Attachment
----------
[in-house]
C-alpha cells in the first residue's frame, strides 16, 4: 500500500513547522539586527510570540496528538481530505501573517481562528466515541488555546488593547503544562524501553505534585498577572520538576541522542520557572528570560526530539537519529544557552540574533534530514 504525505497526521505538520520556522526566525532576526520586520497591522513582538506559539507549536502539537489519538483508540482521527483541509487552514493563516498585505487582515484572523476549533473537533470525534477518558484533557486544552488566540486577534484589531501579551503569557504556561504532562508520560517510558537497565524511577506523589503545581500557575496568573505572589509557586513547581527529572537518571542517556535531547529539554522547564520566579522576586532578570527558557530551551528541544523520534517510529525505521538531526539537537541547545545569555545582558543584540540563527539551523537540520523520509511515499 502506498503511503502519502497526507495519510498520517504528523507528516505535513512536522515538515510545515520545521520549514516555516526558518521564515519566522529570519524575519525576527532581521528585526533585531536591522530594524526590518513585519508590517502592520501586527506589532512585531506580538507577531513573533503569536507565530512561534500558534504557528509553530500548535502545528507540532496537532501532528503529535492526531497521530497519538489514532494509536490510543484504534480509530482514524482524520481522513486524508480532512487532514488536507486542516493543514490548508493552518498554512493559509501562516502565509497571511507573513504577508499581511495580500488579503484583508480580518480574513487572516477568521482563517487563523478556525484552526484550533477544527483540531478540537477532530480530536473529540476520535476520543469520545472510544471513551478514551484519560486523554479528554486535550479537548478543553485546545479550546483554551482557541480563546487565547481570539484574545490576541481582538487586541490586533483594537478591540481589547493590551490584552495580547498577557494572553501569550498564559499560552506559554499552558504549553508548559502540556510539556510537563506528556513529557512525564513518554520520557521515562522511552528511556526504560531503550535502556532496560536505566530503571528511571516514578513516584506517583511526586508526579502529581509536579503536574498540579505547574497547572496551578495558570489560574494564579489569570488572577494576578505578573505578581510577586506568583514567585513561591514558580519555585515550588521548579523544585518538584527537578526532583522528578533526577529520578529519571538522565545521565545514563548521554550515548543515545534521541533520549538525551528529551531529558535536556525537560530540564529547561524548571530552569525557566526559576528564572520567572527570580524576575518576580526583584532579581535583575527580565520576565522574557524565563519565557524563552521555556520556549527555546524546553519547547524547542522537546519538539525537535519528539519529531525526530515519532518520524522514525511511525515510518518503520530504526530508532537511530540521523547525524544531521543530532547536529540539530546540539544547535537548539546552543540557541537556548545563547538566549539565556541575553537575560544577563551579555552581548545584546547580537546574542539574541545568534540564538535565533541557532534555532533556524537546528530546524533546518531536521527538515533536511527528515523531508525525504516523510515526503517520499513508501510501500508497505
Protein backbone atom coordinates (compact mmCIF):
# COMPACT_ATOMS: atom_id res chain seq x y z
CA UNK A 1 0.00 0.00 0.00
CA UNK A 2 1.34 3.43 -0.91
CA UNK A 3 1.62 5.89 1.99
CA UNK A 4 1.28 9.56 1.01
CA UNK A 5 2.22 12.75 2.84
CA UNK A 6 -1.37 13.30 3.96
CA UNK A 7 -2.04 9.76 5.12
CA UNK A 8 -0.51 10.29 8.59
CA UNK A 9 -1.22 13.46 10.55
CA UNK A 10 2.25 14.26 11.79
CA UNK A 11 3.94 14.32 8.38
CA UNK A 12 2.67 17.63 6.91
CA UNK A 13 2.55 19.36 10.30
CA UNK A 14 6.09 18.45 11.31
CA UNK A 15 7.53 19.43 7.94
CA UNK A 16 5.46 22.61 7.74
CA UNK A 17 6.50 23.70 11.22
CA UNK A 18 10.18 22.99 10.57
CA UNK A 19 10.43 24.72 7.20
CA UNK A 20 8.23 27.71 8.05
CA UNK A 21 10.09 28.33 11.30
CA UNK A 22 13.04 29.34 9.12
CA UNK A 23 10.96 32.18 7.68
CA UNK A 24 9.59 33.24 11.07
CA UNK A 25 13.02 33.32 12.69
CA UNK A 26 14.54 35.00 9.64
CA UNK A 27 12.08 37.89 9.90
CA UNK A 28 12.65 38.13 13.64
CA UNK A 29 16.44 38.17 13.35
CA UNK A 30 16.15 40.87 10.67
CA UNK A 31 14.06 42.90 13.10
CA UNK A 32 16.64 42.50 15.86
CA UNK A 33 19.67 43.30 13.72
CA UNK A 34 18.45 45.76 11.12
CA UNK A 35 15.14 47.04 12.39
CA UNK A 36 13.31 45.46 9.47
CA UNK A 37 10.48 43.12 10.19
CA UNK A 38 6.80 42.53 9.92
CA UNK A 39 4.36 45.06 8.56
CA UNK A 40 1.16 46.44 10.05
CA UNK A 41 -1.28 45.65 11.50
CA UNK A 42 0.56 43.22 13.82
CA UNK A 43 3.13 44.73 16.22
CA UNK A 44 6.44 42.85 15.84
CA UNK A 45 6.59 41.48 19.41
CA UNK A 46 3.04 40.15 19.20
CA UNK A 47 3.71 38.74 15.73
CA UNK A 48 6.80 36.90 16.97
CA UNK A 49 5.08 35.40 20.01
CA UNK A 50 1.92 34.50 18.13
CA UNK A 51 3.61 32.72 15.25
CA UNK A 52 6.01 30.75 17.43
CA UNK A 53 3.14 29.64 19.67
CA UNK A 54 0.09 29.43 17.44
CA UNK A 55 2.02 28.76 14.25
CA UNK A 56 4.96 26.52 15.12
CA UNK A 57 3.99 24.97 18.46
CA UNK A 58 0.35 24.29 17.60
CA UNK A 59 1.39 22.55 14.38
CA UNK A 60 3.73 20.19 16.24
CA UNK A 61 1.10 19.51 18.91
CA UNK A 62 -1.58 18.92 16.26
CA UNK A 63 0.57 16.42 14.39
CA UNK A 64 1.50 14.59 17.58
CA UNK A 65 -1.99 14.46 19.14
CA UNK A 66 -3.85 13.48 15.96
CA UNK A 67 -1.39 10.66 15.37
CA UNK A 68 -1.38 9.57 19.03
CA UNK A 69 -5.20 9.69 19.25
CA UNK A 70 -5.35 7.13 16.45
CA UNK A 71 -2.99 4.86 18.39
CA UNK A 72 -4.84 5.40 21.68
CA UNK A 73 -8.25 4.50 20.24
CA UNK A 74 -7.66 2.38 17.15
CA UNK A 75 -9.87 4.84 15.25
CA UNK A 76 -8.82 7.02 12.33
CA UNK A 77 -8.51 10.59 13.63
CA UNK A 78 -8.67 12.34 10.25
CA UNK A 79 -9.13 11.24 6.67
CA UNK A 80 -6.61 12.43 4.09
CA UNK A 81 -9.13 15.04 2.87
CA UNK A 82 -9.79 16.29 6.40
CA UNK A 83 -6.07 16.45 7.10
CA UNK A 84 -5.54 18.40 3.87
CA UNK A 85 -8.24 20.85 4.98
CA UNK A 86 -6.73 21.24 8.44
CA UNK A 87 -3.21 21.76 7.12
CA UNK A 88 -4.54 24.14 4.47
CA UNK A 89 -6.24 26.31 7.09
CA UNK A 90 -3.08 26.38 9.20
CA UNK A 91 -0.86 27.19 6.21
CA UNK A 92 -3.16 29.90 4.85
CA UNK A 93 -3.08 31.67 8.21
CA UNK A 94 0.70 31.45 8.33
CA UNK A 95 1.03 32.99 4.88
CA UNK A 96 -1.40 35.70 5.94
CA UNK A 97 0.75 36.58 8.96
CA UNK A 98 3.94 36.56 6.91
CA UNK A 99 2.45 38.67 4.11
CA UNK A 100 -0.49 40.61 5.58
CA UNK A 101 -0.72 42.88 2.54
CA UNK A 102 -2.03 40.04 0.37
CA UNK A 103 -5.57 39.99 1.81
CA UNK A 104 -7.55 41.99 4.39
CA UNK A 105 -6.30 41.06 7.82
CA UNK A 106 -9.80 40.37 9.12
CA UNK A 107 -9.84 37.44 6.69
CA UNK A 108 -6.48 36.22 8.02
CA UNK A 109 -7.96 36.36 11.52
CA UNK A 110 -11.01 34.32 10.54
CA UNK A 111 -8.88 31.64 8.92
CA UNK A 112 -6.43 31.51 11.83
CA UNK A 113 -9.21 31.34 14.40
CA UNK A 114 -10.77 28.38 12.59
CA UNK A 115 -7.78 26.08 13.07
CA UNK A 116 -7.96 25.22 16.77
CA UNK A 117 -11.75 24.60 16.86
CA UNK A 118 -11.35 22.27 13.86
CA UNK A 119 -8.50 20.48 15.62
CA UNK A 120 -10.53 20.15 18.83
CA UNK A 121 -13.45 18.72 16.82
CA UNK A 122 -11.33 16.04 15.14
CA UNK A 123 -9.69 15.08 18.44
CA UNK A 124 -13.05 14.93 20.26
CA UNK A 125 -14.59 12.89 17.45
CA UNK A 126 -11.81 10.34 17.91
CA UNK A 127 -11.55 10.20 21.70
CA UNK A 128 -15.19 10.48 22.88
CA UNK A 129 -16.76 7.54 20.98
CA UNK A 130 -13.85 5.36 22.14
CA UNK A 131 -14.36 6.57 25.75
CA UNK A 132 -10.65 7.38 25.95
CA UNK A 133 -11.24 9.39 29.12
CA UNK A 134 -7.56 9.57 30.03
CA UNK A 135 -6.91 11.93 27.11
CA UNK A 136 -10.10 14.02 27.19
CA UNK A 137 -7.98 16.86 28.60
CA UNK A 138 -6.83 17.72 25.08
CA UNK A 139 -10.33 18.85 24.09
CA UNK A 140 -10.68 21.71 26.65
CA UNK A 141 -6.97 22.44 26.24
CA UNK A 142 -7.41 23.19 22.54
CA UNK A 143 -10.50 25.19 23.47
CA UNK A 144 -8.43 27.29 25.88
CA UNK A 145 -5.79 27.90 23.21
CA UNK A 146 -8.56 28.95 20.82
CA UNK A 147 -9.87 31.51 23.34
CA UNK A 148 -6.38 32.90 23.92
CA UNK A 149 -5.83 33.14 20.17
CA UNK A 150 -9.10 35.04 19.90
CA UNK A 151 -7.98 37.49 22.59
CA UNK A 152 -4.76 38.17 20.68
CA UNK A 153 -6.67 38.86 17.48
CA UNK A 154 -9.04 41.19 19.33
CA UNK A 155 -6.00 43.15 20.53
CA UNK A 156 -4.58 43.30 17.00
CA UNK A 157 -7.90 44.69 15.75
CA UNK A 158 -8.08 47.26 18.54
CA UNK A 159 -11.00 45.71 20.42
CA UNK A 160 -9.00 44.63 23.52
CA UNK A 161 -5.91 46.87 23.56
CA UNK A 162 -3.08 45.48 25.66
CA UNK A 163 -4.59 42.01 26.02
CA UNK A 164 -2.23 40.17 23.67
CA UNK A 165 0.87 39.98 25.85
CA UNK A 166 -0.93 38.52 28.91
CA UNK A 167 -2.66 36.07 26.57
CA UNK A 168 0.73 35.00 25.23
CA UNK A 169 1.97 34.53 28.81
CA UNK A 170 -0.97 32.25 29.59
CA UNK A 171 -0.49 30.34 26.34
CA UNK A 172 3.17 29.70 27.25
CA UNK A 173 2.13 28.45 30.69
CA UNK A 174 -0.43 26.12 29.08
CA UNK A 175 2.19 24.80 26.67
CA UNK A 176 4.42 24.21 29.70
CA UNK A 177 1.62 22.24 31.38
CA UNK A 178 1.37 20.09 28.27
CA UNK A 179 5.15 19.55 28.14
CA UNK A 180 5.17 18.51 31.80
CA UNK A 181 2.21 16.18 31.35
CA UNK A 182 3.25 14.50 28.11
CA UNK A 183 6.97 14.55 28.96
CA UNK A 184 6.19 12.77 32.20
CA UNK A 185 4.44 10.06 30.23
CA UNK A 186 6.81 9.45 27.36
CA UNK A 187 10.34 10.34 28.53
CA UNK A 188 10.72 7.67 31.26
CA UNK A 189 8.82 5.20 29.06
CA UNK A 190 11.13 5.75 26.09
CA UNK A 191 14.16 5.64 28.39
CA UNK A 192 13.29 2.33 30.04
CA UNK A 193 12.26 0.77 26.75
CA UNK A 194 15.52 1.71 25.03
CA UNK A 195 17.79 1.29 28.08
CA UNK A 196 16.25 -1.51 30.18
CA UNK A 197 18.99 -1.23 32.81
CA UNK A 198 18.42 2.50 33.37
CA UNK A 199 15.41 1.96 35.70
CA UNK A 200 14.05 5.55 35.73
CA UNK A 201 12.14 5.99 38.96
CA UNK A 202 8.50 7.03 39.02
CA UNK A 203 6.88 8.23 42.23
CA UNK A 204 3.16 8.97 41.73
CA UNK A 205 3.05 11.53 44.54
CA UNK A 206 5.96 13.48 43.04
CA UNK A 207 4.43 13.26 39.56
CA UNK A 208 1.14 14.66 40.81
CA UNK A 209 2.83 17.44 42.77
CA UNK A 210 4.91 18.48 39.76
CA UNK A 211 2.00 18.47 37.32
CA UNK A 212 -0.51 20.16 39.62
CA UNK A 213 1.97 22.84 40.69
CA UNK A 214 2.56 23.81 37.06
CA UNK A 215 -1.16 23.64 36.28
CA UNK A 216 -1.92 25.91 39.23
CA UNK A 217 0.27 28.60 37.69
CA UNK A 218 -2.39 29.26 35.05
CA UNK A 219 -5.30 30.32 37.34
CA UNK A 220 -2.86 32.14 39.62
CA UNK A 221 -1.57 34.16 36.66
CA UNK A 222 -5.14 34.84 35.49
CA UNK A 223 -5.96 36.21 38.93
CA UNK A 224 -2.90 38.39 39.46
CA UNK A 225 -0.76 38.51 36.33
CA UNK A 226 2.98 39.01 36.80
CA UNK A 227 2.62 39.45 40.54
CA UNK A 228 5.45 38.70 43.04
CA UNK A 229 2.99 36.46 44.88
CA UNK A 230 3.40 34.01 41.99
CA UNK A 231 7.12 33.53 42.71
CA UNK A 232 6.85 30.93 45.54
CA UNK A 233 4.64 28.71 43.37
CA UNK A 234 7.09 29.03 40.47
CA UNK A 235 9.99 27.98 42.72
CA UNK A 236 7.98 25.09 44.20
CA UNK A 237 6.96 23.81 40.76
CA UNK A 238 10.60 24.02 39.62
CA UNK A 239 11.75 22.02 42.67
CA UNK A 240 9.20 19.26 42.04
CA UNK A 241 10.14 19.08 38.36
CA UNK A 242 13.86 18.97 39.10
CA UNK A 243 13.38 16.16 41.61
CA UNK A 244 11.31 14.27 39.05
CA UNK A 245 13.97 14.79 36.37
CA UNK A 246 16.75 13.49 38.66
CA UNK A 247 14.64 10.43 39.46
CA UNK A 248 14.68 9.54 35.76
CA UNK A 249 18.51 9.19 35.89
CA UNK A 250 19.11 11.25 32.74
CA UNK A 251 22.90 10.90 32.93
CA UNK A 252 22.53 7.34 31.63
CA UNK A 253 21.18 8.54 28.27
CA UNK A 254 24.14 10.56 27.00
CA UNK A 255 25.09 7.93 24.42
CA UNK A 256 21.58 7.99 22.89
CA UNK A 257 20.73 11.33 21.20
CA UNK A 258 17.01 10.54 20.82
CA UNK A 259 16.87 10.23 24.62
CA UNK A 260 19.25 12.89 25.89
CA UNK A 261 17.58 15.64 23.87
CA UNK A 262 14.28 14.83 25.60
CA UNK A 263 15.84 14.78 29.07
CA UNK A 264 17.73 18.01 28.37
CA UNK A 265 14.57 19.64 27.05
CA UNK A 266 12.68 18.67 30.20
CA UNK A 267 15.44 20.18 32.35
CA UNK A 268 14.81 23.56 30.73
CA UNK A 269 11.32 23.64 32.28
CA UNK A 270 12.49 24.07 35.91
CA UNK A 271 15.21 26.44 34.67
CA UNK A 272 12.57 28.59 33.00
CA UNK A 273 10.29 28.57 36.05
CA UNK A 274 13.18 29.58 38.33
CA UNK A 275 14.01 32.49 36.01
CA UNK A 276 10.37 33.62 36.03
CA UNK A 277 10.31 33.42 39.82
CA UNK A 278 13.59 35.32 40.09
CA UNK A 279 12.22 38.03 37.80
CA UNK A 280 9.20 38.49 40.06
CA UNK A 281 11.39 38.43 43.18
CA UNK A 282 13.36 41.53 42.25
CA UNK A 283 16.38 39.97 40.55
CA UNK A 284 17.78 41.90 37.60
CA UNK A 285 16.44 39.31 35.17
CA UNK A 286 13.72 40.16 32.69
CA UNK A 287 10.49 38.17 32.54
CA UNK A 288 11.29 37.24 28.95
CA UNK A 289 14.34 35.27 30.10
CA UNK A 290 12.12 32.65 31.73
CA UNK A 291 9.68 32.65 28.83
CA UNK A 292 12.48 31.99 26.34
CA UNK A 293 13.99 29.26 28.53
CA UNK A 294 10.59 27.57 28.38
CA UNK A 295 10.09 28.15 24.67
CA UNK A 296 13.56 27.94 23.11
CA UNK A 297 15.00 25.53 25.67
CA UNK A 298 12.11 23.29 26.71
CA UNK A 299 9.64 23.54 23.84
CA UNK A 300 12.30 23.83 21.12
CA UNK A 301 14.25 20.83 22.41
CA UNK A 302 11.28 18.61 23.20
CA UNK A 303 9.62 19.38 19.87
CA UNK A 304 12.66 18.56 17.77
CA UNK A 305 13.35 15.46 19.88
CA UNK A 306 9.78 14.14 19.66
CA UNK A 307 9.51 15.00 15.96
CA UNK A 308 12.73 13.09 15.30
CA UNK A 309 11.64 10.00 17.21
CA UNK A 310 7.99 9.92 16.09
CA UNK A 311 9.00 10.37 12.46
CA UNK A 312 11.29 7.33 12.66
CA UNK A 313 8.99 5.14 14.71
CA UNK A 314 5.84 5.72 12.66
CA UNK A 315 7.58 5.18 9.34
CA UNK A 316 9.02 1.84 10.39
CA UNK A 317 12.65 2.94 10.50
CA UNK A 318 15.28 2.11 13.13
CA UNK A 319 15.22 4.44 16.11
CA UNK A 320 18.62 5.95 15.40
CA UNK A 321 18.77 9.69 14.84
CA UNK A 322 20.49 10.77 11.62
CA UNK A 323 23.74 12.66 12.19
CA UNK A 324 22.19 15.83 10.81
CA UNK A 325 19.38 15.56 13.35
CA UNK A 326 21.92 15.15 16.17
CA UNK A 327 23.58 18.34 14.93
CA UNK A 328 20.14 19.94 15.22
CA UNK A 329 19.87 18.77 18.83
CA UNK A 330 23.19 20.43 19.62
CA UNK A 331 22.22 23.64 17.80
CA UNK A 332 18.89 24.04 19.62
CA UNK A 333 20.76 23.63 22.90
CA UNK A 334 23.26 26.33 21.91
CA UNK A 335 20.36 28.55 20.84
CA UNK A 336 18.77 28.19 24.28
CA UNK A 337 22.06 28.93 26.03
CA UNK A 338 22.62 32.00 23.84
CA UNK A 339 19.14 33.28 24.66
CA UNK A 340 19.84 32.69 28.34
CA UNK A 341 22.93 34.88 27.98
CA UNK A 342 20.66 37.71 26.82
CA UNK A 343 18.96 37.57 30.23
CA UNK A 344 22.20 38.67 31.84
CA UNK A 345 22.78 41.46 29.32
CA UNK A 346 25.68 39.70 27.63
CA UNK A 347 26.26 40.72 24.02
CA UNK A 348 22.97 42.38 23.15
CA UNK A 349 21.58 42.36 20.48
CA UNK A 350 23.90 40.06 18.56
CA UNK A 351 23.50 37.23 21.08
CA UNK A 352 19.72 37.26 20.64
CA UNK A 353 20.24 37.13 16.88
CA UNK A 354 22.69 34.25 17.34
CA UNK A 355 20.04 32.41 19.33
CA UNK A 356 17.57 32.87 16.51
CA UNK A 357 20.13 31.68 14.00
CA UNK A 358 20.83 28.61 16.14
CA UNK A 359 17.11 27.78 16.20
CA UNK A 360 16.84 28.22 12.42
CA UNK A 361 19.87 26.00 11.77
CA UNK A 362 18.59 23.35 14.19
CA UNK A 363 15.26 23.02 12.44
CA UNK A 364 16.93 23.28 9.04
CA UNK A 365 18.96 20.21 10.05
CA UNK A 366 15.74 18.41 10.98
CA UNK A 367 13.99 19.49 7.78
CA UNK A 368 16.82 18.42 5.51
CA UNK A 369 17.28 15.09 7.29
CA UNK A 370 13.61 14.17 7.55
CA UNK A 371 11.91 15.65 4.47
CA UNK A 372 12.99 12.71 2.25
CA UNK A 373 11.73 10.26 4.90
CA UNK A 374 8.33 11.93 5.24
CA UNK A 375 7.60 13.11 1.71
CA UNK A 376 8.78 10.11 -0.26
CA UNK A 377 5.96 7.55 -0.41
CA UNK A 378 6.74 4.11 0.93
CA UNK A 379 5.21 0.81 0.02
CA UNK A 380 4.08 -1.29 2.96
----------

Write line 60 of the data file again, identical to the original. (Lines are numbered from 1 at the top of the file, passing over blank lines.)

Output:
CA UNK A 56 4.96 26.52 15.12